- Manufacturer: HAL
- Machine: SUPER NES
- Difficulty: AVERAGE
- Available: June 1992
- Theme: Sports
Not Just Another Sports Cart!
NCAA Basketball by HAL America will blow your mind! This game utilizes some of the most incredible scaling and rotation ever seen on a home game. The Mode 7 effects must be seen to be believed! Pick your competitors from any number of NCAA teams of the different conferences. Then, take to the courts and destroy your opponent with your killer shooting and defense. You can even substitute players! NCAA Basketball is definitely one sports cart to keep an eye out for in stores. Get ready to play video basketball the way it was meant to be played. Try not to get dizzy!!
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Basketball games have leaped into a new dimension! NCAA Basketball has all the thrills and spills of an actual game with the addition of some fantastic Mode 7 effects! The court scales and rotates with every move you make! You have a choice of five divisions with nine games in each division. Head onto the court and shoot some hoops. As your players become tired, you can substitute in better players.
This game provides owners of the Super NES with an absolutely incredible, in-your-face basketball simulation that not only takes full advantage of the system's Mode 7 scaling and rotation, but also puts up a decent game of b-ball to boot! A laid back approach that always remains realistic makes this cart a blast in my book!
There soon will be a bunch of new basketball games for the S-NES. Which one to buy? I recommend this one because of its unique first person perspective. It won't be for everyone as purists will still want a top notch overhead game. Still, for a new view to an old sport you ought to give this one a try. You won't be disappointed!
This is probably the most realistic B-ball game that I've ever played. The new first person perspective in unbelievable and puts you right into the game. The graphics are a little choppy, but for the overall effect HAL did great. I have a feeling that HAL will be for Super NES what EA is for Genesis when it comes to sports titles.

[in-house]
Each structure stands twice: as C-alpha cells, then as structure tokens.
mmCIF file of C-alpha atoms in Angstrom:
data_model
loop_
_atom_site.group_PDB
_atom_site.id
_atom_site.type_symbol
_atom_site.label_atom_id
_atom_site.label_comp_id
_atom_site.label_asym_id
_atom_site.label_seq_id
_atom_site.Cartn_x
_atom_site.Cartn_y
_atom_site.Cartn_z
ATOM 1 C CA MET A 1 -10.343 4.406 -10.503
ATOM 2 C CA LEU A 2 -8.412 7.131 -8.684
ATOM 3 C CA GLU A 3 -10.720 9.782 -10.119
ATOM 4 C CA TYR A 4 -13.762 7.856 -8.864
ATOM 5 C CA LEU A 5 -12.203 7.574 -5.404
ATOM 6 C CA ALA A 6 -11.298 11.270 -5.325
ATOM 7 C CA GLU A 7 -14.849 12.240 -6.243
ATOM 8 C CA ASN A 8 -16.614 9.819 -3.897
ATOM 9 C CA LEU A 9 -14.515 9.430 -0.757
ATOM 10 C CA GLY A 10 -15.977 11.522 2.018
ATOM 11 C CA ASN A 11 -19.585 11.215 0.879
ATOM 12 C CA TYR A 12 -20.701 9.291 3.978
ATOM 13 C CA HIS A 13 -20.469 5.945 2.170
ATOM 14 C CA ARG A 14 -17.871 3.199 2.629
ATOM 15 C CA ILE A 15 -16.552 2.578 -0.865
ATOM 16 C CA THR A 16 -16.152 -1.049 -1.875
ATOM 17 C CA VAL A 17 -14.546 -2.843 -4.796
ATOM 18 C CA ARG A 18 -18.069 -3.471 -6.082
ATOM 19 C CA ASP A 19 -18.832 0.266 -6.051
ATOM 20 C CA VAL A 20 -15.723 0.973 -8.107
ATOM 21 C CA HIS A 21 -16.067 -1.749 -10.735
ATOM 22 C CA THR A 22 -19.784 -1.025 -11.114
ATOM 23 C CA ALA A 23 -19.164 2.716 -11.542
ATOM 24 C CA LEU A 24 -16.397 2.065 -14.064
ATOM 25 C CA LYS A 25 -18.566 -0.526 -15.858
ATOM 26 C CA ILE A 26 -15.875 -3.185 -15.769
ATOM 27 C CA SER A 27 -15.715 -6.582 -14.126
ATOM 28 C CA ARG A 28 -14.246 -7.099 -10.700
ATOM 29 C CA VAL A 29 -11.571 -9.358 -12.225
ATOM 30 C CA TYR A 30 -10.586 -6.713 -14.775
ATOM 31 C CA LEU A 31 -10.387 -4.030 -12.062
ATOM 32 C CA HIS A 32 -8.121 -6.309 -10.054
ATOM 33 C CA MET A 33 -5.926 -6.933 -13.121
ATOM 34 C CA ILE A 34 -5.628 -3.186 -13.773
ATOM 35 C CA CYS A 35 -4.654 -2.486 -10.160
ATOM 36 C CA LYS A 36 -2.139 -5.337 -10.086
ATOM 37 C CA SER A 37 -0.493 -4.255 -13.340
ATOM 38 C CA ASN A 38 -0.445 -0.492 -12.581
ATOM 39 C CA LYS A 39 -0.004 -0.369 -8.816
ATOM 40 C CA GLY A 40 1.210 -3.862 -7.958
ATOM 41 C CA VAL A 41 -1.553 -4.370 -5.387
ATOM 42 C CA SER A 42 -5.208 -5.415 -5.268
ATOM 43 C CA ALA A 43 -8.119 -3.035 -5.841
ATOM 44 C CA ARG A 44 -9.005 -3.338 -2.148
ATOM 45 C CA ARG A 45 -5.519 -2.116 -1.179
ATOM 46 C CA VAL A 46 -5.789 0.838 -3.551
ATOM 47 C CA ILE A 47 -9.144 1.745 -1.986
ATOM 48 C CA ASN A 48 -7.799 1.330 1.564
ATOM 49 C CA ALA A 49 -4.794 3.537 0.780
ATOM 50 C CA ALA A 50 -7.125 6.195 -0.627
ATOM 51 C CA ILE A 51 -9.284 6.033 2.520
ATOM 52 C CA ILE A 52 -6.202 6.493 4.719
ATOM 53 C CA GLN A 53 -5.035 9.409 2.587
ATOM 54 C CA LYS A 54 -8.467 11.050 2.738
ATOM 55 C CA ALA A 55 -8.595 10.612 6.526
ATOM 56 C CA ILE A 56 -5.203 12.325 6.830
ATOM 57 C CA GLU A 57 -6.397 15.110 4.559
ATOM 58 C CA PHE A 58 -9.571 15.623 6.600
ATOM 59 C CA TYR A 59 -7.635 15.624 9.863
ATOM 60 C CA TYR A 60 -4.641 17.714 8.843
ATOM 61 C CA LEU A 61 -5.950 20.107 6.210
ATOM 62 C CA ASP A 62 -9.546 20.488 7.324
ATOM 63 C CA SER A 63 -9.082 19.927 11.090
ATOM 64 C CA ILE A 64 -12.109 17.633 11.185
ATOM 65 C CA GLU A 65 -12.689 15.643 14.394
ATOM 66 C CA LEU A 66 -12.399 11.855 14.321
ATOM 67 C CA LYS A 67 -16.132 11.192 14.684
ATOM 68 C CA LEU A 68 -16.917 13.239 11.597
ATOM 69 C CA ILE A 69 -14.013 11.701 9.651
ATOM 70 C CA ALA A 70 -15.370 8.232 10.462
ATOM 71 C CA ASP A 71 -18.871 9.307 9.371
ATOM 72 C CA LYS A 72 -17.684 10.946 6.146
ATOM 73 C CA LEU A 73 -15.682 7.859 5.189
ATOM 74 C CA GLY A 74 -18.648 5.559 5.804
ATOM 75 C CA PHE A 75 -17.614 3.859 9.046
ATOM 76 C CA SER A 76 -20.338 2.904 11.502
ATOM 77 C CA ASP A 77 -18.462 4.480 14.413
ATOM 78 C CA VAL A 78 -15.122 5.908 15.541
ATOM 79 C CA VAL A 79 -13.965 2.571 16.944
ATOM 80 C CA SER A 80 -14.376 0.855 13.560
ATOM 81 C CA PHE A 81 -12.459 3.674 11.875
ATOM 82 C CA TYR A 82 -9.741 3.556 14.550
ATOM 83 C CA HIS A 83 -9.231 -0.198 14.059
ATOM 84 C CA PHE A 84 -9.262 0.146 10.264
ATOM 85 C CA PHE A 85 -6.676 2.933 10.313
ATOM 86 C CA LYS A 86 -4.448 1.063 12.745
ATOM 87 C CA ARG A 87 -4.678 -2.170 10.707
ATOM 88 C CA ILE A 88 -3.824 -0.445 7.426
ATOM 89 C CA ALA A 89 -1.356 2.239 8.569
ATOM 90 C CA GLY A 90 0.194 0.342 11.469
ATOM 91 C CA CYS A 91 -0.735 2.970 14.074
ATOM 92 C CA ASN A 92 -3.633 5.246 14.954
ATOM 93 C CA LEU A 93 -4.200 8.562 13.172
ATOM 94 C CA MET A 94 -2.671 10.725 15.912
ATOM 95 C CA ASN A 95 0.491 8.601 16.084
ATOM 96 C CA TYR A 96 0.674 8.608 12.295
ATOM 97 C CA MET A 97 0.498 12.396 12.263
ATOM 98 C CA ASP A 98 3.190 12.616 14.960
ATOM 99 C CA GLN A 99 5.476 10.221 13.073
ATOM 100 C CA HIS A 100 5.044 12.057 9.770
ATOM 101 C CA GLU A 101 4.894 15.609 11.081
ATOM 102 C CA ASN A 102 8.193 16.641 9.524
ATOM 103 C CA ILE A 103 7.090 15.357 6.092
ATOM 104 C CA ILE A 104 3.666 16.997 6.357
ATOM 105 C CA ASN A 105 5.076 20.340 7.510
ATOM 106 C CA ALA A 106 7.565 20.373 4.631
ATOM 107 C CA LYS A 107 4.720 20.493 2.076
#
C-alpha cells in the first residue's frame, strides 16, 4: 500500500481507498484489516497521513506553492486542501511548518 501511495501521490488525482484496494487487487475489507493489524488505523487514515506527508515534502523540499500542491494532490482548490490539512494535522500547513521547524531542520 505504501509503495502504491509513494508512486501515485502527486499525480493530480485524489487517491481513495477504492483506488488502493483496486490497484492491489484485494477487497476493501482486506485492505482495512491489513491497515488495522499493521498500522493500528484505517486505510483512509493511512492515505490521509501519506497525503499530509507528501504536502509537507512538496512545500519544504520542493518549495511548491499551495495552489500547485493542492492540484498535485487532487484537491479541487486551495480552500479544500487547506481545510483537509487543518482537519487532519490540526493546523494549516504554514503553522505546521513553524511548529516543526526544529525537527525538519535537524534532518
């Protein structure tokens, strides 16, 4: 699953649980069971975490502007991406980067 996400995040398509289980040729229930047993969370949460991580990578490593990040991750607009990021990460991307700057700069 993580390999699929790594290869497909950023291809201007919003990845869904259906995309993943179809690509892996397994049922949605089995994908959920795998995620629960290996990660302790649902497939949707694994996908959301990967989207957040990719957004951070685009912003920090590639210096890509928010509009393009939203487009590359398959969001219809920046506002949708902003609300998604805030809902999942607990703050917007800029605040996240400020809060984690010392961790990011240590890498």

This is innovation in the making! I'll bet that if Hal America makes a sequel to this, it will be ever better! The graphics are a little choppy, but the all-new perspective incorporating full-field scaling is very impressive. If you are really into basketball, but don't feel like you are on the court with most games, check this out!
Nintendo's NCAA Basketball breaks the b-ball mold. It starts fresh with a new look, style of play, and approach to video basketball. The results are stunning.
NCAA packs five top National Collegiate Athletic Association conferences: the Atlantic Coast Conference, the Big East, the Big Eight, the Southeastern Conference, and the Southwestern Conference. Obviously, several high-profile conferences and independents are missing, but the 44-team selection is good. The squads are represented by authentic logos and jersey colors.
Collegiate sports regulations require fake player names. However, the real ‘90-'91 season statistics combine with your skills to determine a play's outcome! For example, a poor foul shooter in real life must contend with a faster moving and more difficult free throw interface in the video game. Your performance is tallied over the course of each contest, but you can't save your new stats, or customize teams.
In Your Face!